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Author to Author with Mindy Friddle
The Author: Valerie Ann Leff
The Book: Better Homes and Husbands (St. Martin’s Press, 2004;
paperback, 2005) by Valerie Ann Leff

What's it like to be a novelist living in the South--with a book set in New York City? Asheville, NC resident and New York City native Valerie Ann Leff, author of Better Homes and Husbands, admits “The South has its own literary culture, and I feel like an oddball. Yet I've also been amazed by the warm reception southern readers and
reviewers have given Better Homes and Husbands. I think what's
important is that readers everywhere can relate to the characters in
the novel. Someone in Asheville said to me, ‘Really, the nonsense that
goes on in that building is just like a small Southern town!’ “
Better Homes and Husbands, just out in paperback, is a stylish, richly
woven novel about class and caste feuds, played out with ferocity
and etiquette in a posh New York apartment building during the
tumultuous period of social change between 1970 and 2000. Leff grew
up in New York City on Fifth Avenue and now lives in Asheville,
North Carolina, where she is co-founder and co-director of the Great
Smokies Writing Program at UNC--Asheville. Better Homes and
Husbands– set in a fictional Park Avenue building similar to her
former home – is her first novel.
“From the time I was nine years old until I left for college, I lived at
1040 Fifth Avenue -- the same building as Jacqueline Onassis and
other prominent families,” Leff said. “We were very ordinary by
comparison. My mother grew up in poverty and, at fourteen became
one of the eight original June Taylor dancers; my father was a textile
Leff attended a girls' prep school in Manhattan and graduated from
Sarah Lawrence College where she studied Italian. After college, she
moved to Milan, Italy and found a job in the fashion industry. By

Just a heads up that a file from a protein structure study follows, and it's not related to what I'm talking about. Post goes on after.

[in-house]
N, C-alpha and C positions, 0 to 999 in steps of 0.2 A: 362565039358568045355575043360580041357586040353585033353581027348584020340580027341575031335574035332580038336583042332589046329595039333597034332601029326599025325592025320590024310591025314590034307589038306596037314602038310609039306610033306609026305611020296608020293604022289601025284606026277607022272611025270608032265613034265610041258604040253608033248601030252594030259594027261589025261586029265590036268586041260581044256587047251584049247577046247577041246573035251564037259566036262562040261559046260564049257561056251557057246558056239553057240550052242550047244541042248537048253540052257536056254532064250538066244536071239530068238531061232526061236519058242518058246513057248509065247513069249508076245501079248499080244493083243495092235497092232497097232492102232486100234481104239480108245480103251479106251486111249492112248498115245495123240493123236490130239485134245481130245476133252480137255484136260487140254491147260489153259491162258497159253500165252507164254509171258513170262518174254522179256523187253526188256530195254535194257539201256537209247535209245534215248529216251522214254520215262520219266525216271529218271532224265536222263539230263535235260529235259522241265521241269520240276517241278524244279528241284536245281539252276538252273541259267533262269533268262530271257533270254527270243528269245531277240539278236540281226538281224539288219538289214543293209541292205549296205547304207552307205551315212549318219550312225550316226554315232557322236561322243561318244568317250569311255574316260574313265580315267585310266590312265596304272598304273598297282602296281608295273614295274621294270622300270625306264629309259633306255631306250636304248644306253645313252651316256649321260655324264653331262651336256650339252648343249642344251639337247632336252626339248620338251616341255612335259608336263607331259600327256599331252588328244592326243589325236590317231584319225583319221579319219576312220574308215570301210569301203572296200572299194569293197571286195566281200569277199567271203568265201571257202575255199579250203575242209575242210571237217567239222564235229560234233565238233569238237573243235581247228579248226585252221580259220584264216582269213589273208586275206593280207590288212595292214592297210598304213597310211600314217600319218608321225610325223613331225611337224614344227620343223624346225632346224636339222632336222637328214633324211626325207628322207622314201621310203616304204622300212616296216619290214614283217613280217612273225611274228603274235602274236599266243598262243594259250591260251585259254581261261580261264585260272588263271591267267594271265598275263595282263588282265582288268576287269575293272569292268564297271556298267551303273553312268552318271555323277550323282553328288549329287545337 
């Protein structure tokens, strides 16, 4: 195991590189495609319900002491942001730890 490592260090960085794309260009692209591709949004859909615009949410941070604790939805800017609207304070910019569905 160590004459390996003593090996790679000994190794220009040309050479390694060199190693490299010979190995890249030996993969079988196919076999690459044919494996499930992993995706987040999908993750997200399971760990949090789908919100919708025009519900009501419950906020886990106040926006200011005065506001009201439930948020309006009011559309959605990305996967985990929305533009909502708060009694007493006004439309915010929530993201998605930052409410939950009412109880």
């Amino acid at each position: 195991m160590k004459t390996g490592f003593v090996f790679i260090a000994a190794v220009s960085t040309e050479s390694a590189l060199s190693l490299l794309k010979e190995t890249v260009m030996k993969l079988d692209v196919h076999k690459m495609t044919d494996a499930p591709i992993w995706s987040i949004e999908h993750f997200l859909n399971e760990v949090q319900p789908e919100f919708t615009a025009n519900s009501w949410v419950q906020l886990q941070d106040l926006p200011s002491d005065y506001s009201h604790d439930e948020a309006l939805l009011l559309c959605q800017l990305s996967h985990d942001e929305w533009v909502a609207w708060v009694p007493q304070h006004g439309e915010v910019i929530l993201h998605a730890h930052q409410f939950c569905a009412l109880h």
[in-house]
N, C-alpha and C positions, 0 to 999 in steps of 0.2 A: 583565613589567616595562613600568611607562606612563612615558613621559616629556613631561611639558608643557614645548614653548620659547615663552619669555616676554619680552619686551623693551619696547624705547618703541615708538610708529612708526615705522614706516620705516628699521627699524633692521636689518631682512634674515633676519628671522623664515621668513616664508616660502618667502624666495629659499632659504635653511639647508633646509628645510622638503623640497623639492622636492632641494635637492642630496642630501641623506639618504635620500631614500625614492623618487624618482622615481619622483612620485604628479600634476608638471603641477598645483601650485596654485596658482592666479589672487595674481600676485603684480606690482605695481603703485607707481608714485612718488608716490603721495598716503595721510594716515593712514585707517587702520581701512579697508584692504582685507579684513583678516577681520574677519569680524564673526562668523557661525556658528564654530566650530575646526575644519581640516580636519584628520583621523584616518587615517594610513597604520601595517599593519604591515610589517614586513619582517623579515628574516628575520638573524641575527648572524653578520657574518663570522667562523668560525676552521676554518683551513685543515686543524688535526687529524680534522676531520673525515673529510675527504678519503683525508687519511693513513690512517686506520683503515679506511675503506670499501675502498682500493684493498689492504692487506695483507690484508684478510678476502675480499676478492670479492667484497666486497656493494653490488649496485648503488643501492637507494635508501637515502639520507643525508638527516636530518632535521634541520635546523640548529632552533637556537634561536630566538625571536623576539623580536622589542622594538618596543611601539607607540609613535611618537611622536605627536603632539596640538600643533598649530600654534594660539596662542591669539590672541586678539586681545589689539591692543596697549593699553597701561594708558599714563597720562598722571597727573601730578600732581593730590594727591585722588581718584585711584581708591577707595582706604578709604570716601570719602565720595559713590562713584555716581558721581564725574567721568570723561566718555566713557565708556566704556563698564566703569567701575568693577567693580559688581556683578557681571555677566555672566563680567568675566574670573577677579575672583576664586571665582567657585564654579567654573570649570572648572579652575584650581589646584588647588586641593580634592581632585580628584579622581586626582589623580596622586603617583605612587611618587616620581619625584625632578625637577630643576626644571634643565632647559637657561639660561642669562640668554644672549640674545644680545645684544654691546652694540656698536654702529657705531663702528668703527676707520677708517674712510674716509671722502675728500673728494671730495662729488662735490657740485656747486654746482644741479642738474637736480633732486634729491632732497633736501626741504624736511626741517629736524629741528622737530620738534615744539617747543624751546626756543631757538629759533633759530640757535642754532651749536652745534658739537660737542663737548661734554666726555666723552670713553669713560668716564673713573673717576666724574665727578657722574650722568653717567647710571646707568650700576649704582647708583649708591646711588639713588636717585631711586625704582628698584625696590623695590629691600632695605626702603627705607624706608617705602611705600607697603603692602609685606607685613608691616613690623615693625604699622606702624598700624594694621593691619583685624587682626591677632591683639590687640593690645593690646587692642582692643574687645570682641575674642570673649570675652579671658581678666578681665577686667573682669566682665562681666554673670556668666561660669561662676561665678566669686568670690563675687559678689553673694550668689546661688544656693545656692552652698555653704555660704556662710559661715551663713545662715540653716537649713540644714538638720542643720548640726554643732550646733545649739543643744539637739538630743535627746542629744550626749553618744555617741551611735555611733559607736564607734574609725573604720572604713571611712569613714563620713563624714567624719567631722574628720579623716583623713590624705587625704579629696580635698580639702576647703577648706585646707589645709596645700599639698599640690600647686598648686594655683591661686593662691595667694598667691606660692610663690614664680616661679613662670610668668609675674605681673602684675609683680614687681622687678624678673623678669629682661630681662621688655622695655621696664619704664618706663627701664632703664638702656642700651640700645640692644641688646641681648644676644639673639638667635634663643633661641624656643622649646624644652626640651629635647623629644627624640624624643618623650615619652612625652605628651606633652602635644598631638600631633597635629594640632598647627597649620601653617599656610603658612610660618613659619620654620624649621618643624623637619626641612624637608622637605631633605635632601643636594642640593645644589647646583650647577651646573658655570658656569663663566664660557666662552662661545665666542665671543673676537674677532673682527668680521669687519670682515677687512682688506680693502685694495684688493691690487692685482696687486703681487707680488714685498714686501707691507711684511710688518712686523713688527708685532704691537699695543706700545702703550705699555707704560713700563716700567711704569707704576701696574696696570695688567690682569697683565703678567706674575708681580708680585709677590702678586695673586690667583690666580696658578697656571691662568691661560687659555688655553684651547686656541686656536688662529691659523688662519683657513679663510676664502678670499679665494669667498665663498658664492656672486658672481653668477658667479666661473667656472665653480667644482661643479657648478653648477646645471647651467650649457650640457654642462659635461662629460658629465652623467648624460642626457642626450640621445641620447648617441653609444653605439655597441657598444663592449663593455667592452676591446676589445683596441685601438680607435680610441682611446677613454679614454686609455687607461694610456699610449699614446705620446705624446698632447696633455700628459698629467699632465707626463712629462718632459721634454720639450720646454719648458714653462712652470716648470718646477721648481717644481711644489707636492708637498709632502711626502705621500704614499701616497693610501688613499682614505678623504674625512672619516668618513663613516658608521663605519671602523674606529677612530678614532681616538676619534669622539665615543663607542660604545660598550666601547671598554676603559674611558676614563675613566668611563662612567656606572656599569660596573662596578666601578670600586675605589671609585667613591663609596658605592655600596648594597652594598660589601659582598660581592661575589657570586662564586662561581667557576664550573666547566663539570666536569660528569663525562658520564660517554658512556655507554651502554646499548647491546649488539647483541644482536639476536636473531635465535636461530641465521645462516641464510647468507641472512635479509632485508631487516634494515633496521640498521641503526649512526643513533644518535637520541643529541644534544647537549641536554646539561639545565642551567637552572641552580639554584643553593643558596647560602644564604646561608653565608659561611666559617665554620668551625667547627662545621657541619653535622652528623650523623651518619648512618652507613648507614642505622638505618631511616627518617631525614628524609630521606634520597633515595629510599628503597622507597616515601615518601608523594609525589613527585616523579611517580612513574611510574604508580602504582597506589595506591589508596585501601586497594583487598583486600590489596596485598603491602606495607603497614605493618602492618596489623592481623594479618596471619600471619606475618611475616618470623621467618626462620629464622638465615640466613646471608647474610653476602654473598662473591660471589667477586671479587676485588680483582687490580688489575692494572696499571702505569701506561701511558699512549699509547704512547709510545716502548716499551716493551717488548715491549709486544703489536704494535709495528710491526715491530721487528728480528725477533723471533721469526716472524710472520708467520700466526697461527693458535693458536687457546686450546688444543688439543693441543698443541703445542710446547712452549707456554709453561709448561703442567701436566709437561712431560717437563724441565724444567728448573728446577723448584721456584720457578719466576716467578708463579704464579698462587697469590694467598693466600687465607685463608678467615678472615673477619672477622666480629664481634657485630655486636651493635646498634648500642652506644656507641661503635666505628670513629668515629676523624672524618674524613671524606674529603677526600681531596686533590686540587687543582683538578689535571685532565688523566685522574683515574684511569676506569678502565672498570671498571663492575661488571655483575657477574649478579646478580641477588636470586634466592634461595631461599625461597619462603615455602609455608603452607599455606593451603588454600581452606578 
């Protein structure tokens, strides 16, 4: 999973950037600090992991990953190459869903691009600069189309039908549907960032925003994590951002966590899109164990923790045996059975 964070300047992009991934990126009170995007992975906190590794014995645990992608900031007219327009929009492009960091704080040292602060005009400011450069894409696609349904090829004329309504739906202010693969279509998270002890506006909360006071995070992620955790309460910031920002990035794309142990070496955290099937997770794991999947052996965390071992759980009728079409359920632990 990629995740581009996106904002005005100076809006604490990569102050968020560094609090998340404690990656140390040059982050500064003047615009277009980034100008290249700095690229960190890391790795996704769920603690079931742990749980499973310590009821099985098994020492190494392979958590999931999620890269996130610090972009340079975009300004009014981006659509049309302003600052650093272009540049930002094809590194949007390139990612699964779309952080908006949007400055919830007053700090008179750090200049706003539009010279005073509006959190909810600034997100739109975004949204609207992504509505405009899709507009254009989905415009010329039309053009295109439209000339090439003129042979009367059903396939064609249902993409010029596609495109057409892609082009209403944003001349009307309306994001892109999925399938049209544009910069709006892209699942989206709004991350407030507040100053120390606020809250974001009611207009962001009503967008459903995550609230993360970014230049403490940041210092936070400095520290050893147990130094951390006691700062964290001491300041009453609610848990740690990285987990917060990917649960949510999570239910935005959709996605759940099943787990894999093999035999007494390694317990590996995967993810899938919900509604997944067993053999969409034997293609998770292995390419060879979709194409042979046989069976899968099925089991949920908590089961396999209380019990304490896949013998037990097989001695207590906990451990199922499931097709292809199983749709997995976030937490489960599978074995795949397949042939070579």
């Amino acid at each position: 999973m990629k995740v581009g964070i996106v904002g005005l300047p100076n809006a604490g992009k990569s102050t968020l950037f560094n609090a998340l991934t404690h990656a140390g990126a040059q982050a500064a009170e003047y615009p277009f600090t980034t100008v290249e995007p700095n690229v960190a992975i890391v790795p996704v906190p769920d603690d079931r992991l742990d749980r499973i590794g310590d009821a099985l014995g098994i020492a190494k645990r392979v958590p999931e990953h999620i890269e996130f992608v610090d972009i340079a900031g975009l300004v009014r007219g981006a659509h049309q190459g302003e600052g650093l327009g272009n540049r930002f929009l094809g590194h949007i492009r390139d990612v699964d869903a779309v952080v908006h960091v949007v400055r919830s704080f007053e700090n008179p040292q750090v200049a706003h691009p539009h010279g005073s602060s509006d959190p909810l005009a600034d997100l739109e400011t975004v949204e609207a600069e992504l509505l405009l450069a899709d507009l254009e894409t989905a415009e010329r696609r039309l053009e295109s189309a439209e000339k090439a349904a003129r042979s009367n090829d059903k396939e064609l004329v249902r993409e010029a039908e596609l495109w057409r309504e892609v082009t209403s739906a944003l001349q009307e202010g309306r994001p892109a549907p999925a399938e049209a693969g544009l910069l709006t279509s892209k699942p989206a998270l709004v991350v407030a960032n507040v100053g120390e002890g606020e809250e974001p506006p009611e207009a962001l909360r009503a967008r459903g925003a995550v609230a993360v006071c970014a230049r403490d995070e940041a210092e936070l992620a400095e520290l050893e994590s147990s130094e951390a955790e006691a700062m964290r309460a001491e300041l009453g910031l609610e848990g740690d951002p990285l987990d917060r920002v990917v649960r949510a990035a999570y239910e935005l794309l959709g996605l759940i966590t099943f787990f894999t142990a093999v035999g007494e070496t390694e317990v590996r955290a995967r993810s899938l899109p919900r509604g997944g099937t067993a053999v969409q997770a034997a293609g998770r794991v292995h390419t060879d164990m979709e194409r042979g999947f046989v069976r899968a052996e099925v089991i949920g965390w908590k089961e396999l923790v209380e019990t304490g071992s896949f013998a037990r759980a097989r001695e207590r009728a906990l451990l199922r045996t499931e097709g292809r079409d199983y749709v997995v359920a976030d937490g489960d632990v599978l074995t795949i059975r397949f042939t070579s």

1988, “really, really sick of the fashion world,” Leff moved to Los
Angeles and studied Physical Geography and worked as an
environmental activist. “That was when I started writing, too. The
writing took over. I did it for self-discovery and personal expression -
- a mental health tool. Eventually, I recognized that I found more
fulfillment and joy in writing than in anything else I'd ever done and
started to experiment with writing fiction.”
Class, ethnicity, and the American Dream are all themes handled
deftly in Better Homes and Husbands. “But it wasn't until the book was
finished that I understood its underlying themes,” Leff said. “They
surprised me. Then I thought -- well, your mother grew up on
welfare, your father grew up wealthy. You are half-protestant and
half-Jewish. You married a carpenter in North Carolina and chose to
adopt a child from Guatemala and become a multi-racial family. So
it's no wonder that issues of class, ethnicity, legacy and identity are
central to Better Homes and Husbands.”
Leff spent last summer on book tour with her husband, toddler son,
and teenaged stepdaughter. “My son head-butted me and broke my
nose our last day in Los Angeles -- fortunately the day after I gave
my first television interview. I showed up to my San Francisco
readings with a giant black eye that no make-up could hide and a
splitting headache. Had my life changed? Yes! “
Leff is currently at work on a novel set on a remote island in British
Columbia, Canada. “I'm also halfway through a collection of short
stories all set in the West -- places like Los Angeles, Wyoming, the
northern coast of California,” she said, adding the new material is “a
lot edgier than Better Homes and Husbands; the feeling is
contemporary and a little bit weird.”
Leff offers encouraging words to other writers: “I think in writing,
revising, publishing and promoting your work, talent is 10% of it and
tenacity the other 90%. Just keep showing up to the work, and don't
let self-doubt stop you.”
Mindy Friddle is the author of the novel “The Garden Angel” (St. Martin’s
Press/Picador.) Visit her website,, for more information
on writing and publishing.